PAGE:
Research uncovering new possibilities, says Alan Gilloran
Food and drink sector companies tapping into the knowledge and world-class expertise of Scotland’s academics are seeing their businesses flourish as research uncovers previously unimagined possibilities for their products and services. When small Scottish technology business Advanced Microwave Technologies (AMT) began working on trials for its pioneering microwave technology there was little to indicate that the collaboration with Queen Margaret University had the potential to revolutionise food-processing on a global basis.
The resulting research proved the technology could extend the shelf life of food and drink without destroying nutrients and antioxidants and, crucially, without altering taste. Now the company, which was originally established in the wake of the BSE crisis to sterilise and reduce blood waste from abattoirs, is discussing business development opportunities with More than 100 companies throughout the UK and abroad. Global giants Coca-Cola, Smart Salt and Del Monte, and closer to home Marks & Spencer, Tesco and Northern Foods are showing interest.
Having purchased an AMT machine, Alloa-based Get Juiced has extended the shelf life of its products from 7 to 28 days and has doubled production, sales and their workforce as a result. And by working with academics, Forfar-based Strathmore Foods, producers of frozen and chilled Scottish products for both retail and food service markets, has now launched a successful low-salt black pudding and haggis product.
Attracting worldwide attention
Nutritional analysis has helped East Lothian companies Black and Gold and Belhaven Fruit Farm identify a range of health components found in their respective products. Black and Gold’s rapeseed oil was shown to have naturally occurring antioxidants which are not diminished by domestic cooking and Belhaven Fruit Farm was able to make confident statements about the health benefits of its Ice Delight, boosting sales as a result.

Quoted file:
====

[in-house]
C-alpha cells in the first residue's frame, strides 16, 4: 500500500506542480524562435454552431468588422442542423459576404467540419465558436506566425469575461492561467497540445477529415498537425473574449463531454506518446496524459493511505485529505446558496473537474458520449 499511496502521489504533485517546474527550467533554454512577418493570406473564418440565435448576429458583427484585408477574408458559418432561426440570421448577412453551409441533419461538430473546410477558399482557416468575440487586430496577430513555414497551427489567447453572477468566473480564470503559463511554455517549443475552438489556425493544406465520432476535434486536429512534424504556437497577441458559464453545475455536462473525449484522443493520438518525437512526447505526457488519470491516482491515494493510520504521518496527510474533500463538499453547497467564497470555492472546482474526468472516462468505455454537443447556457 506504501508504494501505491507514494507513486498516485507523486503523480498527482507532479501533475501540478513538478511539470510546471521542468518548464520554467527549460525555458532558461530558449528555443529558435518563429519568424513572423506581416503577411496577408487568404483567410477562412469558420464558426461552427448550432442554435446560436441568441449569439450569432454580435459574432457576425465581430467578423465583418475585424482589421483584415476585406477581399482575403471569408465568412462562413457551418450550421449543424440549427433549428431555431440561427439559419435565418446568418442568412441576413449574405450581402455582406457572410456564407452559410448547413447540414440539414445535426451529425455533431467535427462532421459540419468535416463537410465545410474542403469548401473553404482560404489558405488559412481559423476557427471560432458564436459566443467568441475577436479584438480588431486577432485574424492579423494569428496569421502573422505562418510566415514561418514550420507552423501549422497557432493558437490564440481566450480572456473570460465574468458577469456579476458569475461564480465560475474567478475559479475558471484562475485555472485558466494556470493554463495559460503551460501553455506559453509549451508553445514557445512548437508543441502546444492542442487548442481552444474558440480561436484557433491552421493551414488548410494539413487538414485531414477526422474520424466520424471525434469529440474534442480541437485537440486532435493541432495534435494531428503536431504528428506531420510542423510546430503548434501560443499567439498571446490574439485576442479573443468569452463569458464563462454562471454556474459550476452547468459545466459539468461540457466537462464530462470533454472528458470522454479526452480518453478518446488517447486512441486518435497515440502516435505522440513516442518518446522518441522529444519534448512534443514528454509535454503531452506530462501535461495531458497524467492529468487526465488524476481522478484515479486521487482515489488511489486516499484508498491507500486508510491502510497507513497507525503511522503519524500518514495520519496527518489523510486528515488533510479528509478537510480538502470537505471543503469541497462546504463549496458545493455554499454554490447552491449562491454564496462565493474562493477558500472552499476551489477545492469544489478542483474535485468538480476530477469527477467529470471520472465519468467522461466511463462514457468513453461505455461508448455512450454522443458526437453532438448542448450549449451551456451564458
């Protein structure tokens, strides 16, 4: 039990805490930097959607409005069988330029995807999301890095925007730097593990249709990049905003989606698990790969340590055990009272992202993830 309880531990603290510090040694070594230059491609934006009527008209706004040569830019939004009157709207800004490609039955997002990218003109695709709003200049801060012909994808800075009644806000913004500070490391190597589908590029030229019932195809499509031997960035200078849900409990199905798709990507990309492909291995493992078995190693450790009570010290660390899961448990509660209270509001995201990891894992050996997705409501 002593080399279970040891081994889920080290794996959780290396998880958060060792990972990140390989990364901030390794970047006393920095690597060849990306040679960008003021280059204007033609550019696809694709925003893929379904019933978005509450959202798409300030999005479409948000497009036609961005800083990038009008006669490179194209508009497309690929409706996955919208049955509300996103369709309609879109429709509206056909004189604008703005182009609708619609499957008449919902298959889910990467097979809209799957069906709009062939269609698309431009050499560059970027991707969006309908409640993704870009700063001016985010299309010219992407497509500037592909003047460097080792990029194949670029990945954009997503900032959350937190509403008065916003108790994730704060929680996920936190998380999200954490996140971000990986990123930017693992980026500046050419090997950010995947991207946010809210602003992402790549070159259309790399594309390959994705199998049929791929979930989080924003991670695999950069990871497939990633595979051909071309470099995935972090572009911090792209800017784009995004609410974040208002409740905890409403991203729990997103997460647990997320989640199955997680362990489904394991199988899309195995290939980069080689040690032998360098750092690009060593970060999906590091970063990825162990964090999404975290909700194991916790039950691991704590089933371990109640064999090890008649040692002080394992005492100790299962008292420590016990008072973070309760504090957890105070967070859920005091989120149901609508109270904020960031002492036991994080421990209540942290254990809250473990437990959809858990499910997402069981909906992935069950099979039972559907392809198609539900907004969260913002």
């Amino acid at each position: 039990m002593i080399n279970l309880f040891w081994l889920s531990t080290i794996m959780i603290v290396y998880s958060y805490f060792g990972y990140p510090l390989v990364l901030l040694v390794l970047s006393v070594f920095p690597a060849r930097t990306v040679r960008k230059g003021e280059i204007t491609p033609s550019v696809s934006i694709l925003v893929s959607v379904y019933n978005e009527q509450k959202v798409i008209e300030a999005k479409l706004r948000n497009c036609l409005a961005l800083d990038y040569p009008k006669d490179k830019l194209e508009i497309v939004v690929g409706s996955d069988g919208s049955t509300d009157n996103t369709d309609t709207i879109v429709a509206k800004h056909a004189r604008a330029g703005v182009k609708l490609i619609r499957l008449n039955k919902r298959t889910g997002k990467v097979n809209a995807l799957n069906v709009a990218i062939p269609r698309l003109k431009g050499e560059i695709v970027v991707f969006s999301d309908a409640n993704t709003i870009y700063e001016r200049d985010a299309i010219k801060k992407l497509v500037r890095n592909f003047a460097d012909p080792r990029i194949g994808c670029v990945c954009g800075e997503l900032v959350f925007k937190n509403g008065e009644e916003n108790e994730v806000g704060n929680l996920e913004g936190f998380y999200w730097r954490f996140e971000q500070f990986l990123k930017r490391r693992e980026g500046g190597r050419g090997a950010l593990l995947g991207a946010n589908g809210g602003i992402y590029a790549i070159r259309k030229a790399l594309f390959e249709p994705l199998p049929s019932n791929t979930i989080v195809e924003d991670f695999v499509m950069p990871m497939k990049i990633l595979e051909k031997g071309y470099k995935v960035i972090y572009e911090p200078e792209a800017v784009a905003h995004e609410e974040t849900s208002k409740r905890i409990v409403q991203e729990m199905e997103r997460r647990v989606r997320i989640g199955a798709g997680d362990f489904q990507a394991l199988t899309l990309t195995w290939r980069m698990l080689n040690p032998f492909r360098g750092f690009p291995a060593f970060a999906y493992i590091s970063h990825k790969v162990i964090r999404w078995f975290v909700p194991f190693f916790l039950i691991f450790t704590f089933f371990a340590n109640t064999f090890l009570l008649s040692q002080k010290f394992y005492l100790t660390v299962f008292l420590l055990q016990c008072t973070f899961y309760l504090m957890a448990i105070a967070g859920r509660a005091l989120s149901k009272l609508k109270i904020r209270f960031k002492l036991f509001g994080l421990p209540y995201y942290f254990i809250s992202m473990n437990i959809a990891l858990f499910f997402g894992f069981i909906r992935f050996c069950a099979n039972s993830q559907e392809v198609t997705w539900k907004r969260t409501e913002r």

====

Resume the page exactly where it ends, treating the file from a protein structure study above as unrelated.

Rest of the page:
These success stories are just the tip of the iceberg as Queen Margaret University’s reputation in providing expert academic, scientific and business development support in food and drink, one of the Scottish government’s priority areas, is attracting worldwide attention.
As Scotland’s food and drink businesses grow, the issue of developing the fresh talent to drive the industry forward raises its head, not just in production but in the associated industries that support sales. Now entering its second year, the East Lothian Hospitality and Tourism Academy is a ground-breaking collaboration between academia, local government, secondary schools and a range of employers that offers young people a focused and faster route to highly rewarding careers in the sector. After a successful first year, the model is set for a significant roll-out that will see the launch of a specialist food science and nutrition academy. It is anticipated that up to 1,200 young people will participate in academy training over the next eight years in their chosen field.
A joined-up approach to economic development
QMU’s Food & Drink flagship was further recognised earlier this year when the Scottish Funding Council agreed to finance additional fully funded postgraduate places on a new MSc in gastronomy, which will cover a range of theoretical, scientific and practical issues in modern society’s relationship to food.
Scotland has world class products and services which, when combined with its excellent education and research, have enormous potential to boost the Scottish Government’s international ambitions, especially when linked with effective additional support available, such as Business Gateway, to help SMEs translate research into economic prosperity. Recognising the benefits of a joined-up approach to economic development, East Lothian Council is the first in Scotland to locate its Business Gateway service on a university campus. The business incubation space is successfully used by companies such as The Big Cheese Making Kit, a young outfit with its eye on the global market that has already seen its products accepted by both Harrods and Selfridge’s.
It is clear that the ability to link theory with practice is not just attractive, but real achievement is possible when businesses work closely with academia. And with easily accessible practical development support on hand, Scotland’s food and drink companies should not hesitate to take advantage of near-perfect growing conditions to be found on a modern-day university campus.
• Professor Alan Gilloran is deputy principal of Queen Margaret University, www.qmu.ac.uk